• If you run into someone with vision loss on the street, assess the situation before offering help. If they are walking along confidently, chances are they do not need help. But if they look unsure, do not hesitate to offer assistance. Check out Guiding Someone with Vision Loss to learn more.

  • If you are giving directions, don’t say things like “It’s over there.” Be as specific as you can. Try “the second door on your right, about twenty feet down the hallway” or “that store is located north in the direction you’re already going, about two blocks away.”

  • If you are a friend or family member of someone newly diagnosed with vision loss, that person may appreciate an offer to help adjust their home or another environment so it better fits their needs. They may, for example, appreciate your help installing extra lighting, securing carpets or rearranging furniture. Consult with the person who has vision loss and decide together how things should be organized, labelled or adapted. You can also contact CNIB for assistance, or read I Can’t See as Well as I Used To.

In the workplace

  • If you are handing out materials in a meeting, make sure you have copies available for someone with vision loss in their preferred format. If this is not possible, send the person your materials well in advance electronically. When in doubt, ask the person what they need and when they need it in order to participate.

  • If any presentations are taking place (videos, PowerPoint’s, etc.), the presenter should describe what is on the screen, blackboard or flipchart for the benefit of a participant with vision loss.

  • For more information, see Making Meetings and Seminars Accessible.

Social situations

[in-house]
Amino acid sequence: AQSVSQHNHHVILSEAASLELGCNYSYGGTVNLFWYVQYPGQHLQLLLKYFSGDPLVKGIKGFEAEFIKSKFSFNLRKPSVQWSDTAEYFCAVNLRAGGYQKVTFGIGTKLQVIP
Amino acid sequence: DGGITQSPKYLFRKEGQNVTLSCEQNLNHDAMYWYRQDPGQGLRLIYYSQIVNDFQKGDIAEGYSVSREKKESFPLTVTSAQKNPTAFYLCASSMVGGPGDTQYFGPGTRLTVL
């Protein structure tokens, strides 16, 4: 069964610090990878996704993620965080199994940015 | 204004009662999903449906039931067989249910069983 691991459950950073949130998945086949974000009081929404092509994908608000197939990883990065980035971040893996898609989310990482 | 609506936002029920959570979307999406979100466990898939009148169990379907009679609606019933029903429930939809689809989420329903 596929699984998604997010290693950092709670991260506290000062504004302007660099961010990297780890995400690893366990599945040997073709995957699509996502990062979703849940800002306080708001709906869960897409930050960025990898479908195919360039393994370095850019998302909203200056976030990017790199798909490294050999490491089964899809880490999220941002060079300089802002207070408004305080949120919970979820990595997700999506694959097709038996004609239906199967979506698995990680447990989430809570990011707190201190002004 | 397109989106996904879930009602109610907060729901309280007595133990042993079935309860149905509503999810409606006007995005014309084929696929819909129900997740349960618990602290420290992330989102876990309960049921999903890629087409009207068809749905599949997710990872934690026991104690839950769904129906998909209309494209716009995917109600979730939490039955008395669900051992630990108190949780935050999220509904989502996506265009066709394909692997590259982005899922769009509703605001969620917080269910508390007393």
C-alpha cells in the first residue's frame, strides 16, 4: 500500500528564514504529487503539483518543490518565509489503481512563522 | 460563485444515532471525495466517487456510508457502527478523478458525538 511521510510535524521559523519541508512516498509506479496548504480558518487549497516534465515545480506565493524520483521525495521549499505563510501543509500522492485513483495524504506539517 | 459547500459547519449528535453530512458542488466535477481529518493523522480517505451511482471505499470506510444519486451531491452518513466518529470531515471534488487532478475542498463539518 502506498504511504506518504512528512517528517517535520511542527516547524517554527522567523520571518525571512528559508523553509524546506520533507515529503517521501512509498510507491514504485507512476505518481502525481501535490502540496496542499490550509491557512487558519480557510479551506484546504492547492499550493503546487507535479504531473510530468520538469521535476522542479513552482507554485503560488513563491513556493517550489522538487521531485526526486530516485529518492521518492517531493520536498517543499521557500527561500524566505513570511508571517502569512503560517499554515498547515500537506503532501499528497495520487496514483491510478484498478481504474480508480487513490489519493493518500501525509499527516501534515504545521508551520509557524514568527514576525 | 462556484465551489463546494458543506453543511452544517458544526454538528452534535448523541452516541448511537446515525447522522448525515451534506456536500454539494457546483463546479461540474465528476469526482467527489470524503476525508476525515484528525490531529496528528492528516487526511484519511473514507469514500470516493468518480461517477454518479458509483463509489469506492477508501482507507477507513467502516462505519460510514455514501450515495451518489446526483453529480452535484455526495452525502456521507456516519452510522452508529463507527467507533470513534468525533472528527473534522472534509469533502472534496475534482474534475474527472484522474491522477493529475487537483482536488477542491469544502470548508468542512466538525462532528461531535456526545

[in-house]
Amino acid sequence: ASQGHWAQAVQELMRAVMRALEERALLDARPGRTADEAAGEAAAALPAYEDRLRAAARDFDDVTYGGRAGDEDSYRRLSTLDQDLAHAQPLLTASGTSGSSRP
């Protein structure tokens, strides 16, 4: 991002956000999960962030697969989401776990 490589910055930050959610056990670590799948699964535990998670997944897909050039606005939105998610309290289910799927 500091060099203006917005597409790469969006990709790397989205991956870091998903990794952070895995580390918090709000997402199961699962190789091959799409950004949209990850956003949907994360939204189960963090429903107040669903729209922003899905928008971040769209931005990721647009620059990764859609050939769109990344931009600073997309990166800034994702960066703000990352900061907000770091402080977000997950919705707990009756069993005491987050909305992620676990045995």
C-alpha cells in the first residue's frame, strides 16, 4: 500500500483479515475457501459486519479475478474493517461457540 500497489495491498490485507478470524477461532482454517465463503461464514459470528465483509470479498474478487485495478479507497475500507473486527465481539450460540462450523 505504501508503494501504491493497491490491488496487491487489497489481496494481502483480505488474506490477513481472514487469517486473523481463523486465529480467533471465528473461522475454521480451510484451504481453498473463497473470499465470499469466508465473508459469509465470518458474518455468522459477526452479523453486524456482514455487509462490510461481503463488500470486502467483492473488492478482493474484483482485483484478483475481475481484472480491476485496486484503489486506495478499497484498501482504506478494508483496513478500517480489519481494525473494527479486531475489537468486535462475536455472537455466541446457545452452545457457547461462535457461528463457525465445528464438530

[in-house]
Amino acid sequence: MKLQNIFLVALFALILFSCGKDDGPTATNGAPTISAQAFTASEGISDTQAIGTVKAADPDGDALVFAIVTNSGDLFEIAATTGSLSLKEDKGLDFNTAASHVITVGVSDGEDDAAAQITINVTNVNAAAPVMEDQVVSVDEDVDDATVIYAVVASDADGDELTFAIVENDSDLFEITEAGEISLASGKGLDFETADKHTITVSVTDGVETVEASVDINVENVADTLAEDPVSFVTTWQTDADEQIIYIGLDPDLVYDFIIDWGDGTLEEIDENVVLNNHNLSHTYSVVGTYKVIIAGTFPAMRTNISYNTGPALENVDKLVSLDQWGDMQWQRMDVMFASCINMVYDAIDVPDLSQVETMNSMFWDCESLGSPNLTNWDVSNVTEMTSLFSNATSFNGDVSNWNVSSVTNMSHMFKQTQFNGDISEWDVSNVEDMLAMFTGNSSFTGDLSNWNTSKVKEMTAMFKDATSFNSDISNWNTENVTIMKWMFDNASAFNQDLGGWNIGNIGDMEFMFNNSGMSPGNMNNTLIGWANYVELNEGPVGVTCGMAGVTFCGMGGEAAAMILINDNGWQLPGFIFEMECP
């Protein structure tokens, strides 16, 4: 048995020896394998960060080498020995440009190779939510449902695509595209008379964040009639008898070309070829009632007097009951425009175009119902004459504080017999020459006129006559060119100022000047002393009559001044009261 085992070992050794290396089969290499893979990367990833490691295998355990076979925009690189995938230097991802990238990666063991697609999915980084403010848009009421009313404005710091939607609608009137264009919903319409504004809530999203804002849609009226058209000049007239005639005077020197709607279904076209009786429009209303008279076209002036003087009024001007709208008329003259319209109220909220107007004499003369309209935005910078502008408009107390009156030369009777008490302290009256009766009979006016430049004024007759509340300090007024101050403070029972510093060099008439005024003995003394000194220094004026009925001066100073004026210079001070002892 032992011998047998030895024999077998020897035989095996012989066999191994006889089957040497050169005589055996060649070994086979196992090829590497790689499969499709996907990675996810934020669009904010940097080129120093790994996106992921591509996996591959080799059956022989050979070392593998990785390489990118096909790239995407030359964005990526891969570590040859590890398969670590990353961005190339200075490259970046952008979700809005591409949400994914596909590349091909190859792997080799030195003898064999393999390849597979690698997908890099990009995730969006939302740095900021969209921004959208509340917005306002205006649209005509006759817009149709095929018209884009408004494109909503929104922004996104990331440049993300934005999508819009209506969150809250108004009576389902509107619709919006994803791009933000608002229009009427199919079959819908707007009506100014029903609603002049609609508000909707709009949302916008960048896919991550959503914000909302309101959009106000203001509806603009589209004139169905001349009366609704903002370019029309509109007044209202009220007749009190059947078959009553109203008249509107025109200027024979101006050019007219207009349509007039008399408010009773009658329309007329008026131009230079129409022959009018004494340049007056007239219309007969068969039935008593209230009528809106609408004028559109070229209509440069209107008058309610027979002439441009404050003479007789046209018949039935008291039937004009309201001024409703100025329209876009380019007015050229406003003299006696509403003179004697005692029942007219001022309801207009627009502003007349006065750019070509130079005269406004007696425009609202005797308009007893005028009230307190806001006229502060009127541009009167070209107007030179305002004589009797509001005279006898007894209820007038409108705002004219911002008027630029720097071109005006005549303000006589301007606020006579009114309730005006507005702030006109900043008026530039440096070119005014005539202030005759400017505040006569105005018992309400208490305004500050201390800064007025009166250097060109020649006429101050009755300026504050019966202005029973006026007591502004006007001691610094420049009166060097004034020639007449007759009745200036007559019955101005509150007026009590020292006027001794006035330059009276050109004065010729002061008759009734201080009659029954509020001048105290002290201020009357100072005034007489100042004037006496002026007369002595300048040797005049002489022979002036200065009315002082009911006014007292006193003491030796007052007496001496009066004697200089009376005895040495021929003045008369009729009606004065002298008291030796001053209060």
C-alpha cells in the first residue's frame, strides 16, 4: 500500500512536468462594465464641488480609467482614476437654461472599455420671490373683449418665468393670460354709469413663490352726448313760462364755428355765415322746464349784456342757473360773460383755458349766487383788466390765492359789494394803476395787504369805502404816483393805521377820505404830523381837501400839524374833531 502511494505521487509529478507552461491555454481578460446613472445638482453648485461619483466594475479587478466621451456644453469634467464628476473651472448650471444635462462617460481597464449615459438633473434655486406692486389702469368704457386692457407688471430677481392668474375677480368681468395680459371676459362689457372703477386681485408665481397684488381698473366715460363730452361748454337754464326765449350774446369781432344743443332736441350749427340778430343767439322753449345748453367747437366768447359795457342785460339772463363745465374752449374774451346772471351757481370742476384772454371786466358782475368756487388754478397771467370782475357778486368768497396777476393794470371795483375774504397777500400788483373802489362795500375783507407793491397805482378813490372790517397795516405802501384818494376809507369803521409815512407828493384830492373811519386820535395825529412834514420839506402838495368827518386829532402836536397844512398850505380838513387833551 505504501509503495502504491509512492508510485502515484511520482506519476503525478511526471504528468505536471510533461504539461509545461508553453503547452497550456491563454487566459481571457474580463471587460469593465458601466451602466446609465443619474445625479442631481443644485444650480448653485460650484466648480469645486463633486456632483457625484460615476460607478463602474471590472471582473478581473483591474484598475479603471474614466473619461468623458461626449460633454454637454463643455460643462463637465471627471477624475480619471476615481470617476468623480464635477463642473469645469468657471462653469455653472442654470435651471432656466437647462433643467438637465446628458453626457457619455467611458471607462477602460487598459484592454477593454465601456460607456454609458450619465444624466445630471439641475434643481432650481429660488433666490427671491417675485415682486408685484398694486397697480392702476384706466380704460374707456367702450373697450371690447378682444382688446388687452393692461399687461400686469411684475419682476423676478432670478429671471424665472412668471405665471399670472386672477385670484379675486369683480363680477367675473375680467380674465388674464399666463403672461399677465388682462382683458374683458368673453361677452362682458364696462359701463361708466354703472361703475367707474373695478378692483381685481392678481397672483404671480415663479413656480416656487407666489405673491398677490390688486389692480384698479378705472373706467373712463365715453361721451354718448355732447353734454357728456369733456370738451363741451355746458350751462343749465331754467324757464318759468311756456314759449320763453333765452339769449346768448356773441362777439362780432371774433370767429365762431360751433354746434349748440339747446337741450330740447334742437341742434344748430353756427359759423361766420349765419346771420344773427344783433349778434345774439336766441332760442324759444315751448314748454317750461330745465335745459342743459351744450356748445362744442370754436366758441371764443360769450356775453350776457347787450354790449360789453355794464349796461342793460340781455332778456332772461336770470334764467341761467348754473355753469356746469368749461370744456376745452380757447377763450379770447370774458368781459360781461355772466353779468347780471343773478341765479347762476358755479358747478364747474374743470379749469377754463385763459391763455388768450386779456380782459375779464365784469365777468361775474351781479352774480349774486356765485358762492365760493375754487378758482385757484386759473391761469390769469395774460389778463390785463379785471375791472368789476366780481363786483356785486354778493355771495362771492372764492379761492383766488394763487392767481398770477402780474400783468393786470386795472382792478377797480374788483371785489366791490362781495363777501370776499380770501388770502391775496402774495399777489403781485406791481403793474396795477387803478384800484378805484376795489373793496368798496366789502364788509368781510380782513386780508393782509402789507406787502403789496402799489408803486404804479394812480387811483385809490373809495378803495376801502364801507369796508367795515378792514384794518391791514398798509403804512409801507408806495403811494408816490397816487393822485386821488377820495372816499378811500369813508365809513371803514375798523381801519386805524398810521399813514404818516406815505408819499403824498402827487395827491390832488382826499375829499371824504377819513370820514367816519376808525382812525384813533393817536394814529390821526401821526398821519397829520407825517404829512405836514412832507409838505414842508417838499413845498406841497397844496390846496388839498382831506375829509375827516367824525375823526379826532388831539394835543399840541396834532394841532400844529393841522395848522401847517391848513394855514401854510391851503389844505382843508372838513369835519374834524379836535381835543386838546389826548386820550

• Be inclusive. Initiating visits and including a family member or acquaintance who has vision loss in your regular events and activities – such as going for a night on the town – demonstrates that you see them as a valued person with interests first. Just because someone has vision loss doesn’t mean that they can’t participate – and be the life of the party!

  • At an event or social gathering, let someone who has vision loss know when someone else has entered a room or circle of conversation. You should also tell them when you are leaving a conversation or room. Not only is this the polite thing to do, it will also avoid having the person tell an amazing story to… the wall.

  • Take the time to help someone with vision loss mingle by offering to connect them to people they may know or introduce them to new people in a social gathering.

  • If you are talking one-on-one with a person with vision loss, never leave them stranded. If you have to leave, introduce them to someone else, or offer to guide them to a reference point, such as a seating area or even a wall so they know where they are.

  • If you are having lunch or dinner with someone with vision loss, use the clock method to describe where certain foods are located on a plate when dinner arrives. For example, “Jim, your rice is at three o'clock and your steak is at seven o'clock.”

  • In fact, most people with significant vision loss will appreciate it if you describe points of interest in the surroundings.